Longest Algerian Protest Suspended Because Of COVID-19

The effects of COVID-19 have tampered the longest political rampage in the world’s 10th largest country and Africa’s 8th most populous country. The Arab nation of Algeria has experienced massive nonviolent demonstrations every Friday since 22 February 2019.

The four-term leadership of Algerian President Abdelaziz Bouteflika has concluded with his resignation as Algerians demand democratic change through a protest movement called Hirak. This prolonged protest has also led to a double delay in the elections of a successor. On 12 December 2019, Abdelmadjid Tebboune, a Prime Minister under President Bouteflika, won a record low election vote. This long demand for corrupt officials to leave power has been halted by the health concerns of COVID-19.

In one of Human Rights Watch’s reports, Tebboune promised to seek “radical” political reform “to break with the bad practices, moralize political life, and change the mode of governing” in a dialogue with the Hirak protesters. Though Algiers streets have been empty for a month now, dissatisfaction and discontent still lingers in the minds of Algerians as Tabboune has not offered presidential pardon for dozens of activists who were jailed. Imprisoned activist Karim Tabbou was among the protest leaders who told demonstrators to suspend their marches, according to Reuters. It is unacceptable that Hirak leaders were not included amongst some 9765 prisoners who were freed in February 2020.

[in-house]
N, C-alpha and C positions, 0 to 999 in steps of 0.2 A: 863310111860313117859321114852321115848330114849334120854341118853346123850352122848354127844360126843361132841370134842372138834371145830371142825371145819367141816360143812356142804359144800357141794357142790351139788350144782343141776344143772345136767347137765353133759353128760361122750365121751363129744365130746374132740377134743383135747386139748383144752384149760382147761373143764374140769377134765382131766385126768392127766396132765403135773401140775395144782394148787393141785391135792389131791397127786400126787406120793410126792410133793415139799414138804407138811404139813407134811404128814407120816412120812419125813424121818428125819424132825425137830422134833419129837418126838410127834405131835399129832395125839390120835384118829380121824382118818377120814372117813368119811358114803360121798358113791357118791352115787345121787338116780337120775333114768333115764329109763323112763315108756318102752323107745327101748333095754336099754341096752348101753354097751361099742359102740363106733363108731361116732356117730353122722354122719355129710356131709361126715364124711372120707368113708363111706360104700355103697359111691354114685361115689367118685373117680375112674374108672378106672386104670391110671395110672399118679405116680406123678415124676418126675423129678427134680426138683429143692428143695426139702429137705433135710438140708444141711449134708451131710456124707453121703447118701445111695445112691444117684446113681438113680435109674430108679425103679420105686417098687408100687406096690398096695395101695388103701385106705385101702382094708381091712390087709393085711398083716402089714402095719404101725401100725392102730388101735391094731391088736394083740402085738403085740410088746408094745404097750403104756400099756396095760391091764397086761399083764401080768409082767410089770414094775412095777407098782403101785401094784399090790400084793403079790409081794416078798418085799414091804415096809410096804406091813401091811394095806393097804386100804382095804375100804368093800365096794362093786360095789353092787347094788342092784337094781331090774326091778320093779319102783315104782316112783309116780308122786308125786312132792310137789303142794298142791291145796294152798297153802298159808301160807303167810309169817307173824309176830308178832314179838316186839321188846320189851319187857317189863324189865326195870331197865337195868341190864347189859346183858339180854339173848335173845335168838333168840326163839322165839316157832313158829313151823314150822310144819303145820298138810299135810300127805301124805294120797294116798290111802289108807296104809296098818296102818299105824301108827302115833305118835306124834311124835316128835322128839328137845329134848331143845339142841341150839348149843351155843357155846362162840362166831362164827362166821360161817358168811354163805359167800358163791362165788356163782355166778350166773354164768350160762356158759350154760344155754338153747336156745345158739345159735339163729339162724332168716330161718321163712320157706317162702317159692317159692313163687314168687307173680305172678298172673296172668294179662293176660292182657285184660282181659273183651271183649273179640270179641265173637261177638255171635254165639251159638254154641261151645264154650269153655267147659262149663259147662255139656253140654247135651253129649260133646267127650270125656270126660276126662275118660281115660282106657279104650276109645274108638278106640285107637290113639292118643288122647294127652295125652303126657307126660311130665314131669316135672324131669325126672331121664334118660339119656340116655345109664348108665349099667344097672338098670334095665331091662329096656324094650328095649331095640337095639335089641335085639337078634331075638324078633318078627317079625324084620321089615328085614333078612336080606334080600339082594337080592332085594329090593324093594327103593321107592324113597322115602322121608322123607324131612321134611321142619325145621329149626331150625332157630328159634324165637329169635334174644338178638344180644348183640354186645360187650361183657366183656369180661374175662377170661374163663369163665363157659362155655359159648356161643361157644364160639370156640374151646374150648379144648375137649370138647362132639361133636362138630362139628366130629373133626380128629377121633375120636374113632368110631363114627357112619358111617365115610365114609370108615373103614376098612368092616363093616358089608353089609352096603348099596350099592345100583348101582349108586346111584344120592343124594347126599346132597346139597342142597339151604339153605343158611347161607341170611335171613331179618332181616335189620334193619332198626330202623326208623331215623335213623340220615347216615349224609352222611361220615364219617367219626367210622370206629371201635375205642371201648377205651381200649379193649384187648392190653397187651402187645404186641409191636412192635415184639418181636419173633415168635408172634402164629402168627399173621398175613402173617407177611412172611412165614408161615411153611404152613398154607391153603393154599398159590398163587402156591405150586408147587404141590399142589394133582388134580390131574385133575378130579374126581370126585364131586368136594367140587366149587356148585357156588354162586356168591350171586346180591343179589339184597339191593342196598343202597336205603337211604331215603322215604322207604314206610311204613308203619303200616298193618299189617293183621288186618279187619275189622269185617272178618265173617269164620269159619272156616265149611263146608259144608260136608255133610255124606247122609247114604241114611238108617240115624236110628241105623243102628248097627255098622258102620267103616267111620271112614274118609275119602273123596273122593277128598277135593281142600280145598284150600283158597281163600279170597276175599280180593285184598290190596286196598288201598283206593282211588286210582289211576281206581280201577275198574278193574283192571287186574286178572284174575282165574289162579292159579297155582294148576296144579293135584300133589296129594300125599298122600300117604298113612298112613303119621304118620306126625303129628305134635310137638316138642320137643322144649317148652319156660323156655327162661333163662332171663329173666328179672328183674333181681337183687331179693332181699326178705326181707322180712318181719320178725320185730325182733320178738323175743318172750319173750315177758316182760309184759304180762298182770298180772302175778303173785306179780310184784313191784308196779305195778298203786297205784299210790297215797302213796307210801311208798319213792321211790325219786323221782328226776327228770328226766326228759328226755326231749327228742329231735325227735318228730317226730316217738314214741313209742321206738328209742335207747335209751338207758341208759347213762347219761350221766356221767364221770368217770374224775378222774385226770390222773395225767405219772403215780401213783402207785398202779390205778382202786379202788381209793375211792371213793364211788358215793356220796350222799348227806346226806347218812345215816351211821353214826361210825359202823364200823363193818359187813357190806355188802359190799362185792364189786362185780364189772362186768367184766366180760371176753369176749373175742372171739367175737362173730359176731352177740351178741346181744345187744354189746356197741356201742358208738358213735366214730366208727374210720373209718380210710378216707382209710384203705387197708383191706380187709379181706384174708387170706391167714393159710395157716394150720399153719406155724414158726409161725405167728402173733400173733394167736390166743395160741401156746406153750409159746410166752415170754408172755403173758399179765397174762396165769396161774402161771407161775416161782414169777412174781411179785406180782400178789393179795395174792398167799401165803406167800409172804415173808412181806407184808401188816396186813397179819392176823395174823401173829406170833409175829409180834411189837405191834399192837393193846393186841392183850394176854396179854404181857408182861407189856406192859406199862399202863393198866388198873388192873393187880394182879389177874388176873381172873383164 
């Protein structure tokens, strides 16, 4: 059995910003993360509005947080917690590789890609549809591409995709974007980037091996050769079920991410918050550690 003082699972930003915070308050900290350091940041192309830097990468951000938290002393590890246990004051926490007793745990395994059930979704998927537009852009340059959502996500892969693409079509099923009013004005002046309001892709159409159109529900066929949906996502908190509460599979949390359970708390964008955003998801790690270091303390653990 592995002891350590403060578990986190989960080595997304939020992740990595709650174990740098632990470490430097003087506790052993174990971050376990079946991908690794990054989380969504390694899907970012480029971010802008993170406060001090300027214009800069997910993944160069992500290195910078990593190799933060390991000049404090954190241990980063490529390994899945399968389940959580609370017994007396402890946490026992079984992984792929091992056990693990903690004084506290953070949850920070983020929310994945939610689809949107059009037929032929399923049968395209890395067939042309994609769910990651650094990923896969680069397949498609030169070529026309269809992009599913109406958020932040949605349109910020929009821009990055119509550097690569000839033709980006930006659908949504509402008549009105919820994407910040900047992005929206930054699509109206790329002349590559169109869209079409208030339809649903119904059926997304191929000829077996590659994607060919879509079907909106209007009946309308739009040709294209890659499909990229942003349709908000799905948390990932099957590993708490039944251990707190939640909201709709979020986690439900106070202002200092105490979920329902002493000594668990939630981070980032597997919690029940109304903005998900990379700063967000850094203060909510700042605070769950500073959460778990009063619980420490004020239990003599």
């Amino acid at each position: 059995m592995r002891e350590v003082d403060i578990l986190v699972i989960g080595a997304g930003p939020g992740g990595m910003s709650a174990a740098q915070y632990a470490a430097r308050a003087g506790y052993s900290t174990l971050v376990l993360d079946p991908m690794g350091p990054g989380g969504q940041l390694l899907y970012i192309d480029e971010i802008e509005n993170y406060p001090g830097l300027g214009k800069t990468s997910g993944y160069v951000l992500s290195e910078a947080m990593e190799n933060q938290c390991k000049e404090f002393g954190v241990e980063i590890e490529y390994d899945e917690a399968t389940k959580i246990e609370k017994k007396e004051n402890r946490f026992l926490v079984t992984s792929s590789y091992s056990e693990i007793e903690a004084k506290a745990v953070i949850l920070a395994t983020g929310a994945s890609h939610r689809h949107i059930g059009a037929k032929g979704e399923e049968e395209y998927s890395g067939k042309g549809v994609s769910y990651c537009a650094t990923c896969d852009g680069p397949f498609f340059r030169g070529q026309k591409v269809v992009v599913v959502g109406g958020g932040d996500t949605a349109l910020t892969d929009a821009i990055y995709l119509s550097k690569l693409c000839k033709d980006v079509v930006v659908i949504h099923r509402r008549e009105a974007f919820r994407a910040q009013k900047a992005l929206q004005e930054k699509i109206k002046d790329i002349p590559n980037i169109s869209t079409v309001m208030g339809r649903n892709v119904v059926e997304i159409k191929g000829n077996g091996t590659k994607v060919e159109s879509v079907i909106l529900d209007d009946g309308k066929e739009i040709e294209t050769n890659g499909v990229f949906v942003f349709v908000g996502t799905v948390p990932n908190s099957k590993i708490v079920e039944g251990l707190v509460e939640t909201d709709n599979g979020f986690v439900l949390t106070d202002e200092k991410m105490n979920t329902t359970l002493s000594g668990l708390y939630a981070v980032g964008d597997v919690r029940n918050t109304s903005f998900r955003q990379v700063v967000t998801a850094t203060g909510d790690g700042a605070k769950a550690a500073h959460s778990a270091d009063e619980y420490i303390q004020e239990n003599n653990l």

13 March was the beginning of the reduction of protesters whilst the government ban on public gatherings officially ended the long justice quest on 17 March. Unfortunately, this lockdown led to the courts sentencing key Hirak figures Karim Tabbou and Abdelouahab Farsaoui on 24 March and 6 April respectively, to one year each on vague charges such as “harming national unity.”

Unjustified charges have also been leveed on Khaled Drareni, a journalist-activist who has been reporting on the demonstrations since 27 March, as Human Rights Watch reports. Similarly, online youth activists like Walid Kechida were arrested and websites were blocked by the authorities. The government again showed its impartiality by freeing 5,037 inmates excluding Hirak detainees. Human Rights Watch states that the Algerian government is using the COVID-19 crisis to try to put the genie of pro-democracy protests back in the bottle.

Peaceful protesting is a universal right for every citizen and should be respected by every government. Tabboune’s administration should devise amicable peaceful resolution methods. Karim and all Hirak activists should receive fair trials and be released from jail. It should be universal understanding that imprisoning key human rights activists has never brought peace in any country before. COVID-19 has brought an end to the tens of thousands of Algerians weekly frequenting the street movements but this should be the time for the government to devise sustainable solutions, rather than carry out acts which will aggravate and spur more tension. Conducting a dialogue involving negotiation should be initiated to foster a sustainable peaceful situation and prevent the possibilities of further protests after COVID-19 ends. Peace is achievable now and actions should be done with reasonable consideration of every Algerian.

Sarah Namondo